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7 spectacular lesser-known Italian islands

The boot-shaped Italian peninsula is almost entirely surrounded by the Mediterranean Sea, so it’s no surprise that the country has a lot of islands. Sicily, Sardinia, Capri, and Venice are probably the most well-known Italian islands, but there are many others worth visiting that don’t get as much press. Some are an ideal beach destination, while others offer fantastic food or a rich history or opportunities for adventure. In geographic order from north to south, here are seven spectacular Italian islands we recommend, and why you should visit:

Isola Bella, Lake Maggiore

A tiny island in the alpine Lake Maggiore (next to Lake Como), Isola Bella is easily reached by a short ferry ride from the town of Stresa. Famous for its 17th century Palace and gorgeous gardens, a few hours will suffice for a visit. It’s easy to visit the other nearby islands, Isola Pescatore and Isola Madre, in the same day. All three islands have wonderful options for lunch. These islands make up the Borromean islands, named because they belong to the Borromeo family. Visit for: scenery, history, gardens, lunch.

Italian Islands, Isola Bella

Torcello Island, Venice

One of the islands of the Venetian Lagoon, Torcello is about a 45-minute boat ride from bustling Venice. It’s a wonderful place to soak up a quiet atmosphere and understand more about the origins of Venice. Inhabited since the 5th century, today travelers can visit Torcello’s Basilica (with amazing mosaics!) and the archaeological museum. For lunch, choose from four restaurants in the small town center, or have a picnic behind the Basilica. Only a dozen permanent residents keep the island’s tourism economy running. Include this quiet island in a Lagoon tour that also includes the glass-blowing island of Murano, and the island next door, Burano, which is famous for its lace production and colorful painted houses. Visit for: history, quiet, off the beaten track.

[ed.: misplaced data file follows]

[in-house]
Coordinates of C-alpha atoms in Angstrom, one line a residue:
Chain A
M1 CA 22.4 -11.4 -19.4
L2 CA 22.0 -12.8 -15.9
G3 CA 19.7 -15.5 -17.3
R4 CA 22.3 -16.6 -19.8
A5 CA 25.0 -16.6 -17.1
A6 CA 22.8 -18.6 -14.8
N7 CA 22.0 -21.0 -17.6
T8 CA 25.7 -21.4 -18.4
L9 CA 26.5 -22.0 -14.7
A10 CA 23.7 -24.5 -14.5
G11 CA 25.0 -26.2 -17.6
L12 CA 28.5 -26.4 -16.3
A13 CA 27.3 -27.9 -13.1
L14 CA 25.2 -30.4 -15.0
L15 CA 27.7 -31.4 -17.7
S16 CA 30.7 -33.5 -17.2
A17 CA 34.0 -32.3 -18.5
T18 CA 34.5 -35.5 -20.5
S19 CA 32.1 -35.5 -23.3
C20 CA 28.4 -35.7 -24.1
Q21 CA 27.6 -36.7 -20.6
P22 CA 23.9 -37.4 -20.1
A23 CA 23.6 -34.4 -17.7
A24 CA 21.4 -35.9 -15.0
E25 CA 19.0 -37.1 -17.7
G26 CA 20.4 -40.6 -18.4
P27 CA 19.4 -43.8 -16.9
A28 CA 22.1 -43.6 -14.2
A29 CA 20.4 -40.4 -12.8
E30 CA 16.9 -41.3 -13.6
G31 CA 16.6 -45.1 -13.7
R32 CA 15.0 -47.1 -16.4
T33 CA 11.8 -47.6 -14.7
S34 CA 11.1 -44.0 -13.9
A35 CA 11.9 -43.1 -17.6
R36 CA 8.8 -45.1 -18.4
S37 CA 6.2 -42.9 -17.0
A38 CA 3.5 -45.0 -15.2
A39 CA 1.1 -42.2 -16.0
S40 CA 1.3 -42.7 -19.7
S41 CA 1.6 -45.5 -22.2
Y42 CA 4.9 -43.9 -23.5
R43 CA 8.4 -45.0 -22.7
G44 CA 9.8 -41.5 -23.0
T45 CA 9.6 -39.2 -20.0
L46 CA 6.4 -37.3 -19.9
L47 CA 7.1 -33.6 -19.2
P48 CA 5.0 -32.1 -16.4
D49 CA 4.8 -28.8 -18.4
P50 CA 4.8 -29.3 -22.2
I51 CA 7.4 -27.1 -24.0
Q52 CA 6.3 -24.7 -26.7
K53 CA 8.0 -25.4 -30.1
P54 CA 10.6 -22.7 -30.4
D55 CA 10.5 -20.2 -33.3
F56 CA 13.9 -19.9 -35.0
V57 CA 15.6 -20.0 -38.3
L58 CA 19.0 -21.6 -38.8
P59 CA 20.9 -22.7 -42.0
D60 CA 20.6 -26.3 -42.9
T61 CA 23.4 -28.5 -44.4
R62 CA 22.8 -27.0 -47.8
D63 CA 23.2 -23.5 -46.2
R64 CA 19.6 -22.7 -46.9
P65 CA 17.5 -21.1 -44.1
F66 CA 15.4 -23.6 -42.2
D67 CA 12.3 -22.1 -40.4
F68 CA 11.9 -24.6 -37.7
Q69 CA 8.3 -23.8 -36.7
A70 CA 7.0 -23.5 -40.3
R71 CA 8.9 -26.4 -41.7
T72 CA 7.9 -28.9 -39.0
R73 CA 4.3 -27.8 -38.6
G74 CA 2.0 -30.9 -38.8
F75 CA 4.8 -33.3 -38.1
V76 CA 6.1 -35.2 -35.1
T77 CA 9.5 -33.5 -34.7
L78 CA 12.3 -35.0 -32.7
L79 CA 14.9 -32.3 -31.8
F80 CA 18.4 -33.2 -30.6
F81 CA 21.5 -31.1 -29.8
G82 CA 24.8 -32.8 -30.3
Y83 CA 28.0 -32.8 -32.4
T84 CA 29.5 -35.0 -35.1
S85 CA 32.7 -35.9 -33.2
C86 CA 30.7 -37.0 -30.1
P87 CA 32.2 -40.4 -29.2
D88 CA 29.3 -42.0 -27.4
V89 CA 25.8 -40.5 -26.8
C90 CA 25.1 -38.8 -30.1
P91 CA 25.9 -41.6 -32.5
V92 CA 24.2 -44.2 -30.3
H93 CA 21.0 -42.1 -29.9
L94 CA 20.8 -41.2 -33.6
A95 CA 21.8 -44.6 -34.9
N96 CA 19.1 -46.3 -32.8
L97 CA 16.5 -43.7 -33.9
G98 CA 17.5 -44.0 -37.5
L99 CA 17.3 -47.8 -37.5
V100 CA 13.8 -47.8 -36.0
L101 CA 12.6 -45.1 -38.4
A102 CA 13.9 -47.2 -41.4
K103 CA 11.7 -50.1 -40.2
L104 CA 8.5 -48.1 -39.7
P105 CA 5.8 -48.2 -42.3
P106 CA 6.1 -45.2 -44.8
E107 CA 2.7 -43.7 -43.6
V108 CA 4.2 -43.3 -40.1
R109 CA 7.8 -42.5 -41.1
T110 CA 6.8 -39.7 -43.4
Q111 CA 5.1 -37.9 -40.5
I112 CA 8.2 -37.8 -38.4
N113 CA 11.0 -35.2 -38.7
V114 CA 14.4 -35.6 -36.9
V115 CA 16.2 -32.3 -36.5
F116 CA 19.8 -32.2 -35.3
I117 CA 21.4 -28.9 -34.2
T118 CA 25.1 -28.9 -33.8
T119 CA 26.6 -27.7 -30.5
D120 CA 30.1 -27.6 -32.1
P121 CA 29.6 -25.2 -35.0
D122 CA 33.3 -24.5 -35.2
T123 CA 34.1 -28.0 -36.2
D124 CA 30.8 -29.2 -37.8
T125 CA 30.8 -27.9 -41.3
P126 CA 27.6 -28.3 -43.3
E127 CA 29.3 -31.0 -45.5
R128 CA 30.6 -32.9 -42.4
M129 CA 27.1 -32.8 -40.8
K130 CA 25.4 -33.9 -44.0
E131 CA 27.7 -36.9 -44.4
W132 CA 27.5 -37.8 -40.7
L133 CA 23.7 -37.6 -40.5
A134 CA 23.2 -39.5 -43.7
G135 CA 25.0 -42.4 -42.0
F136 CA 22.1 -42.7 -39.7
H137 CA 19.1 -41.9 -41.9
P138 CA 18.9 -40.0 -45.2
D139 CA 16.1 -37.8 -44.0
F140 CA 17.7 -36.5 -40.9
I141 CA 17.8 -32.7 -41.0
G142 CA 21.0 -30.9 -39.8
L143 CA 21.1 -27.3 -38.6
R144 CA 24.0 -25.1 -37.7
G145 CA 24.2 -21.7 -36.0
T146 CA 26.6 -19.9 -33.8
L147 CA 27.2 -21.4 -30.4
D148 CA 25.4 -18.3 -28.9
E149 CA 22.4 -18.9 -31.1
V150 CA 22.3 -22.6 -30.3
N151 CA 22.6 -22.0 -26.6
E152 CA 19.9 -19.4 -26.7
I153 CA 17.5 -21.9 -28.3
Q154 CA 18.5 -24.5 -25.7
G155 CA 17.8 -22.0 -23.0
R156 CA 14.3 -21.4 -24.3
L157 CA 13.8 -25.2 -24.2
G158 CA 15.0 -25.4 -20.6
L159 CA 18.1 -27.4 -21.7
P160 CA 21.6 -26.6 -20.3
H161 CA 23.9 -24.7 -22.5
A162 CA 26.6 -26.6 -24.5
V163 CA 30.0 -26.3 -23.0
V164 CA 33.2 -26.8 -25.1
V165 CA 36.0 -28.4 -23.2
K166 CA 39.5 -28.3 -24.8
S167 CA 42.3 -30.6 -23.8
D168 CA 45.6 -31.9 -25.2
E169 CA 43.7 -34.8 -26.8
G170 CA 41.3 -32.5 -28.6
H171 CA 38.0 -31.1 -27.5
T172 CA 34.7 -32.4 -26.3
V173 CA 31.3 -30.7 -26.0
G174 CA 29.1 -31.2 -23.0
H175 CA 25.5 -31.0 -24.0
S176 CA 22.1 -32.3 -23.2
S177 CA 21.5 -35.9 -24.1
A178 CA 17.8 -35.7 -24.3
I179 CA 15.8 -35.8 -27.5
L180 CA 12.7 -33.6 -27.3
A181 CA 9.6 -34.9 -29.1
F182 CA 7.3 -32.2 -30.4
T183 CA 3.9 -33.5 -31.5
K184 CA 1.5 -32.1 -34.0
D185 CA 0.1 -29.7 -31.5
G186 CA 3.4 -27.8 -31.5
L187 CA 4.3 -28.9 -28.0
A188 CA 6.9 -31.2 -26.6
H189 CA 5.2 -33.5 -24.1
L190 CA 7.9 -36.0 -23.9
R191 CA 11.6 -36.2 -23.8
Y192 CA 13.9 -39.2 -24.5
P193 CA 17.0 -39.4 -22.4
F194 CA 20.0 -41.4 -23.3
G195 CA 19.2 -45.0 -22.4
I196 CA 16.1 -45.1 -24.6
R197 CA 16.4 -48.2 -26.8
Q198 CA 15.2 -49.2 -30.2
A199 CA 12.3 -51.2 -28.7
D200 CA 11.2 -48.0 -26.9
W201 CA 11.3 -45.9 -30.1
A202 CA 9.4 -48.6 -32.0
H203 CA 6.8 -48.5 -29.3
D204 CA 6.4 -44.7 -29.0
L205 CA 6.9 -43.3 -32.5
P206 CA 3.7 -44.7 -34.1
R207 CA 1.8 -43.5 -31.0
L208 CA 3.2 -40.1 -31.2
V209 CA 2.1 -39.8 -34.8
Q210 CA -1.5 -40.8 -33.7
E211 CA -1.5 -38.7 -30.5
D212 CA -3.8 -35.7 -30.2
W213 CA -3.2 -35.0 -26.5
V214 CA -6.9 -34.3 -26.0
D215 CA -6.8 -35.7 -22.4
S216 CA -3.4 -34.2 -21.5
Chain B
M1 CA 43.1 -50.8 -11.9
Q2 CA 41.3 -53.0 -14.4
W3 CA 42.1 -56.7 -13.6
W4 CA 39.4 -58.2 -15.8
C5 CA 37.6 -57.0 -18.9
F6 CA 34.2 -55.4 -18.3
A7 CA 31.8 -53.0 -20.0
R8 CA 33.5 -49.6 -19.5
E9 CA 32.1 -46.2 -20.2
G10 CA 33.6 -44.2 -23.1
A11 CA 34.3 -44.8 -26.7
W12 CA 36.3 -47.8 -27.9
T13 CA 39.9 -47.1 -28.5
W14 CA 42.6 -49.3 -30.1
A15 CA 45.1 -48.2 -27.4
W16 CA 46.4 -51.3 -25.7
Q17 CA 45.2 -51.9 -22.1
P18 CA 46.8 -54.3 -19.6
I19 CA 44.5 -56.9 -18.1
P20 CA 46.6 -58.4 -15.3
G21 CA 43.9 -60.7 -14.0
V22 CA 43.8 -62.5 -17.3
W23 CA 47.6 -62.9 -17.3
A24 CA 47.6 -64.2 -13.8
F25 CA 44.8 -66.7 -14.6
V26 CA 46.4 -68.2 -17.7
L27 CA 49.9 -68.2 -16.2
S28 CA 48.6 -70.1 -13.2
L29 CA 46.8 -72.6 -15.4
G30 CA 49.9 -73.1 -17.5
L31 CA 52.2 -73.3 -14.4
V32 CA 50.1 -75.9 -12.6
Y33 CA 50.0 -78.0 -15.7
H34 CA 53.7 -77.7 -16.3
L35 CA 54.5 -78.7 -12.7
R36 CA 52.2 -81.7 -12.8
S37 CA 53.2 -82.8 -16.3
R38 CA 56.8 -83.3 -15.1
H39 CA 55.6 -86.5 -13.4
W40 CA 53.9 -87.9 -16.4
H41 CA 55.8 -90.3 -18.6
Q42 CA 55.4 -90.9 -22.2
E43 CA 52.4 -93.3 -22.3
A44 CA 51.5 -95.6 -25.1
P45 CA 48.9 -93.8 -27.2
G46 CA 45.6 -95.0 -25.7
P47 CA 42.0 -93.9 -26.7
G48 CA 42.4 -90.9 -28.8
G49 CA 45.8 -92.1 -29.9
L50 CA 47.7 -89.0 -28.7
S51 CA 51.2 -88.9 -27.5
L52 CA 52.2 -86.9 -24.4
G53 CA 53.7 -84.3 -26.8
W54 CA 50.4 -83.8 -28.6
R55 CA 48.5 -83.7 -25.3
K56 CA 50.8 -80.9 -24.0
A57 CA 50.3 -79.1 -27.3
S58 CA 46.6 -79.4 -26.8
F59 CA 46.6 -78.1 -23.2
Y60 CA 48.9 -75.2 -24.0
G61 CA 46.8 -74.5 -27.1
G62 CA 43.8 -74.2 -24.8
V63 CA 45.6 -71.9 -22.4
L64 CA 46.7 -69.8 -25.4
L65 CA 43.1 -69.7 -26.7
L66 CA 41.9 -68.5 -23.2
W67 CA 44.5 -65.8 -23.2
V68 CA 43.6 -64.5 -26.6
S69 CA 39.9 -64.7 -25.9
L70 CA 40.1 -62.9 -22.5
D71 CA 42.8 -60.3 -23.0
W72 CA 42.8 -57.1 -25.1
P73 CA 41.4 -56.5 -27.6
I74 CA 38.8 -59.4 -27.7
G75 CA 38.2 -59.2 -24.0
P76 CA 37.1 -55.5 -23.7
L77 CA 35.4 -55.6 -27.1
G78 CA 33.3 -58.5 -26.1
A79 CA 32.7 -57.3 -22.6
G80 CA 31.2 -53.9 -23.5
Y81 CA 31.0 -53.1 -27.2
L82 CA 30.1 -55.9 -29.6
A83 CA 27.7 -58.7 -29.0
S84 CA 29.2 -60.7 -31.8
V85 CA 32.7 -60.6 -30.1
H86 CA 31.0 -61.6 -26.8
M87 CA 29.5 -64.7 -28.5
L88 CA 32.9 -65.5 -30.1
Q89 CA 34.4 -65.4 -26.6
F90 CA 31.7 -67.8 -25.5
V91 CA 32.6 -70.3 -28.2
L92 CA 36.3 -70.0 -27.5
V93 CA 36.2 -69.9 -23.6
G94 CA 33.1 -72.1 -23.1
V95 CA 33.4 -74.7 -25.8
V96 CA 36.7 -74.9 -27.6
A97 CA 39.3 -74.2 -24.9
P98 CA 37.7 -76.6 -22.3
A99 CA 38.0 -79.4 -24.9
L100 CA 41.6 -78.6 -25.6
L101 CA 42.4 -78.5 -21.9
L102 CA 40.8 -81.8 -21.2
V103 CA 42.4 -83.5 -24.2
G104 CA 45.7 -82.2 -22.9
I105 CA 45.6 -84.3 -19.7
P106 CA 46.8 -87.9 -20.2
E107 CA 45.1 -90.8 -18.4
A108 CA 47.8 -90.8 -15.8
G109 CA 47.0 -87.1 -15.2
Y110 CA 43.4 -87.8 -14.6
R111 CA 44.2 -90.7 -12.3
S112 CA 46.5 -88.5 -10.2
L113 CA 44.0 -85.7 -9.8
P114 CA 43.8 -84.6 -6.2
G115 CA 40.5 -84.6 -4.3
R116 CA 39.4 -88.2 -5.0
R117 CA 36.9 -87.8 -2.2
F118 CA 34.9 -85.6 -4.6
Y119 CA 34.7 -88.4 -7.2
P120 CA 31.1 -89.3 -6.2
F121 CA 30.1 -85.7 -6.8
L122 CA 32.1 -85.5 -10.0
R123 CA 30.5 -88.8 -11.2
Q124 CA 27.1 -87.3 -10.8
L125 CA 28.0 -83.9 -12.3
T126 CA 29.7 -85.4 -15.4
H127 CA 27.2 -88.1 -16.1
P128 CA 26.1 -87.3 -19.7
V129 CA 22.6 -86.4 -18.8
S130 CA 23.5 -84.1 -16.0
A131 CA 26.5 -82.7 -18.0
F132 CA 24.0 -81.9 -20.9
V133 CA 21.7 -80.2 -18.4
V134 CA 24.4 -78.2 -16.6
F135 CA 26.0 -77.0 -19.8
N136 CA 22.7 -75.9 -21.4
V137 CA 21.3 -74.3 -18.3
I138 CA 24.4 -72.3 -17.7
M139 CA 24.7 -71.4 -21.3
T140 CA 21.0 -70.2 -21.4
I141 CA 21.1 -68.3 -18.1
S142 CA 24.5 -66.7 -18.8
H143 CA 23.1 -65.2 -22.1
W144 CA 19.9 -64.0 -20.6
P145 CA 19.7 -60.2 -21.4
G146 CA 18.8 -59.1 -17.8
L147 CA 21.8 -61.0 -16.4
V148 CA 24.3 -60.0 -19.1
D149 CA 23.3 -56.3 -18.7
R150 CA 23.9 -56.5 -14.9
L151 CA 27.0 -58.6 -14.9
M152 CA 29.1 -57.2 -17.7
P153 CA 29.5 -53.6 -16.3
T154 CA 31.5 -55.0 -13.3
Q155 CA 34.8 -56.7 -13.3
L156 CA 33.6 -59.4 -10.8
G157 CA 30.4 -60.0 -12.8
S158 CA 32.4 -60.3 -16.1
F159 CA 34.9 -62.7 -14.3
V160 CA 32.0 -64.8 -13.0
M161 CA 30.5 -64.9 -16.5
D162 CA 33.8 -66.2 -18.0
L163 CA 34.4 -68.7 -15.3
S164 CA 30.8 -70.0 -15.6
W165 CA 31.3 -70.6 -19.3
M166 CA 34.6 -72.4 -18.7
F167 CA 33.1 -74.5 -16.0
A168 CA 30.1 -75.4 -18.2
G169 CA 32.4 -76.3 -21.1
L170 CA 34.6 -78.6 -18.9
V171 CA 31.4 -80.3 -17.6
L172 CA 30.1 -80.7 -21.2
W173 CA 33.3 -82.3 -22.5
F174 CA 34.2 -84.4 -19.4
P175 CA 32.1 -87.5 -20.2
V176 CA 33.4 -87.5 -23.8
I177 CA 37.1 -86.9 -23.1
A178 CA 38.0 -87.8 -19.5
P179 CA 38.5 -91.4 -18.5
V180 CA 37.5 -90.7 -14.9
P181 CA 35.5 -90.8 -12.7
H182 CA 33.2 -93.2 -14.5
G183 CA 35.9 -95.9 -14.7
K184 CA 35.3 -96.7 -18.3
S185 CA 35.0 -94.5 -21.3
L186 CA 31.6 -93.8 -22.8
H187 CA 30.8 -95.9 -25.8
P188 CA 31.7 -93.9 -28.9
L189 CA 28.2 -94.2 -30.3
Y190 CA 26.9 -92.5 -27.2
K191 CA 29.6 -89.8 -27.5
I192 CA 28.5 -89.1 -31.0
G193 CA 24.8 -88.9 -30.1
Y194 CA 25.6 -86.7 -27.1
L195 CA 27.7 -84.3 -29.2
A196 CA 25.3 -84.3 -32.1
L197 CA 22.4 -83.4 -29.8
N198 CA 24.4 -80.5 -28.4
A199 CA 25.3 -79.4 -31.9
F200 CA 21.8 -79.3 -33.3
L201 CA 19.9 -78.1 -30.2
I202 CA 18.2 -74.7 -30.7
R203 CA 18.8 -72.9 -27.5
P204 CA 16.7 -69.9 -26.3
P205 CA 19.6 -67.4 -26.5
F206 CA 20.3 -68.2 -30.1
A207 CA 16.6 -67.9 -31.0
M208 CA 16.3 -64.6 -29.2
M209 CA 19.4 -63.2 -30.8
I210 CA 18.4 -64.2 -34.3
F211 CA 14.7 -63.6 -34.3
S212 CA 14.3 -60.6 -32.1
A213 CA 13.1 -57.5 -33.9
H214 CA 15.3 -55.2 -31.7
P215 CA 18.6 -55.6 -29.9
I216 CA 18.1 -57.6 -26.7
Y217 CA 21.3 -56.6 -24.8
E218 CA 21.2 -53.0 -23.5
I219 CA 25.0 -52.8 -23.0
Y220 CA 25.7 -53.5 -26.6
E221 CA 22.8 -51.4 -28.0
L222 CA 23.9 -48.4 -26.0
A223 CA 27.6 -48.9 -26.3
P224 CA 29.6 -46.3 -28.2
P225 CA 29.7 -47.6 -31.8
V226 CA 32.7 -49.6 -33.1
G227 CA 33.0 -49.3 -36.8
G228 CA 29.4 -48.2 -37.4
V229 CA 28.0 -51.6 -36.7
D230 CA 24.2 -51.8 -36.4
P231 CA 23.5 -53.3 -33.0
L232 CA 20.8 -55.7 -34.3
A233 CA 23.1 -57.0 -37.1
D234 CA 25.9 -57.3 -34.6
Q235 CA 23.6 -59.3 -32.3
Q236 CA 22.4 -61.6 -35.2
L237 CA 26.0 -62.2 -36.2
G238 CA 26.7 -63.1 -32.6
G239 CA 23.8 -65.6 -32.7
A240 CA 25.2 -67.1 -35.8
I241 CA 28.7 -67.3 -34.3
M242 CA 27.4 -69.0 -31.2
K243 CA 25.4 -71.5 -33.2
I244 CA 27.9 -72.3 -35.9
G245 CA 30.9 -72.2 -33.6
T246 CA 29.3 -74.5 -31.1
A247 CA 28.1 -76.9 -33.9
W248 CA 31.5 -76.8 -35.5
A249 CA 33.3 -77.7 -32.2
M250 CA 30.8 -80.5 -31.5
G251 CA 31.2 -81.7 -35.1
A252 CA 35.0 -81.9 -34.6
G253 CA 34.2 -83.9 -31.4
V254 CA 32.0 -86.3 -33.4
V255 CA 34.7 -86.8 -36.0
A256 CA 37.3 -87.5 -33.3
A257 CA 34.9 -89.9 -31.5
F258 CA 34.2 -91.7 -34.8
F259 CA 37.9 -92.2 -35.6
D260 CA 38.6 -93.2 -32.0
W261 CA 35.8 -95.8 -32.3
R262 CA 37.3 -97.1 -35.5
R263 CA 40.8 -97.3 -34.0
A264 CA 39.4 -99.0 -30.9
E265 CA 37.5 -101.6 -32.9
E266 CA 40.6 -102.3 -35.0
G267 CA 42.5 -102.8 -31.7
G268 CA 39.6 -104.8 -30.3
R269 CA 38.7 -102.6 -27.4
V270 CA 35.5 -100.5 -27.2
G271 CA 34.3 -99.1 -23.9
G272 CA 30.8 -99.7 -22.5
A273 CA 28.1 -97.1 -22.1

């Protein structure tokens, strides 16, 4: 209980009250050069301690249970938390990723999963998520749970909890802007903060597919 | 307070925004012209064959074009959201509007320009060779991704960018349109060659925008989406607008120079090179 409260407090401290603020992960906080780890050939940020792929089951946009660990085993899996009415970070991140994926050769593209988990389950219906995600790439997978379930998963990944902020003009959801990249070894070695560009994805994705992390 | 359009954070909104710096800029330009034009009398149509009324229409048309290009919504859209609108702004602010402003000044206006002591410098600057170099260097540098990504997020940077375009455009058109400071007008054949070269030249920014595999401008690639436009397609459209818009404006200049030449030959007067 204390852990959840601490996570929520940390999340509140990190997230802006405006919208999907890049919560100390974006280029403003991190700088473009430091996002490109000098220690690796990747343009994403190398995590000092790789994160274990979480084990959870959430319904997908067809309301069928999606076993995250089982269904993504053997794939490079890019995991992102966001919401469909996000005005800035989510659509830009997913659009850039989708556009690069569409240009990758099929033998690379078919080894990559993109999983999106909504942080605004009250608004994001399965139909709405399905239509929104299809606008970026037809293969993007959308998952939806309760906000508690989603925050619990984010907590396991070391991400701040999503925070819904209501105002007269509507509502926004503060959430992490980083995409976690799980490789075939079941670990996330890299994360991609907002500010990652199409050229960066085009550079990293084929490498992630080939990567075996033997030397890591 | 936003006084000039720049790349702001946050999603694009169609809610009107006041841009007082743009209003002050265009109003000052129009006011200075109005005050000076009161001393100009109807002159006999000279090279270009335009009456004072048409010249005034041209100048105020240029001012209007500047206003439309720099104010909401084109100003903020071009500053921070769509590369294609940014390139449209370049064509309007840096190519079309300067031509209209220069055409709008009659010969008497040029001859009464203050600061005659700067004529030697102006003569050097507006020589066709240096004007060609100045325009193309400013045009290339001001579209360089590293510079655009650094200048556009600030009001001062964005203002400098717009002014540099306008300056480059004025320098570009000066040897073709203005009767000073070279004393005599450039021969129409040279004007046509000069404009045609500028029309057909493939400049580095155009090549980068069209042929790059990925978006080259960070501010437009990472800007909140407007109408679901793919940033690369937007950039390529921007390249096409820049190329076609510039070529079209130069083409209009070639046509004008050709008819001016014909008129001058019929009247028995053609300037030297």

Torcello Island

Elba Island, Tuscany

The largest island in the Tuscan archipelago, Elba is famous as the location of Napoleon’s year-long exile in 1814. Even though it’s only an hour’s ferry ride from the Italian mainland, Elba is more than a day trip. The island has several towns and lots to do. It’s a fantastic beach destination, is crisscrossed with hiking paths and cycling routes, and attracts lots of bird watchers. Visit for: beaches, water sports, history, hiking, cycling, food.

Elba Island

La Maddalena Archipelago, Sardinia

The La Maddalena Archipelago is a small group of islands off Sardinia’s northeast corner. Easily reached by a short ferry from the Sardinian town of Palau, La Maddalena is a fantastic place to relax and unwind. Rent bicycles to get around, go snorkeling or SCUBA diving, spend time at the beach, and enjoy the incredible local food. Rent a boat for a day and explore the other islands of the archipelago, or stop on nearby Corsica for a few hours (just to say you went to France for the day!). Go for a walk in the natural reserve on Caprera island (named because of its many goats – capra in Italian), which is connected to Maddalena by a bridge. Visit for: beaches, water sports, scenery, food.

La Maddalena Island

Ponza Island

For travelers who want to an off the beaten track island vacation, but don’t want to travel to Sardinia or Sicily, Ponza is an ideal fit. Home to small fishing villages and beautiful beaches, it’s also a relatively short ferry ride from Rome or Naples. Last time we sent Italy Beyond the Obvious travelers to Ponza, they commented that they were the only English native speakers on the island. In addition to beaches, Ponza has Etruscan and Roman archaeological ruins, pretty walking trails, and a good selection of hotels and restaurants. Visit for: beaches, food, history, off the beaten path.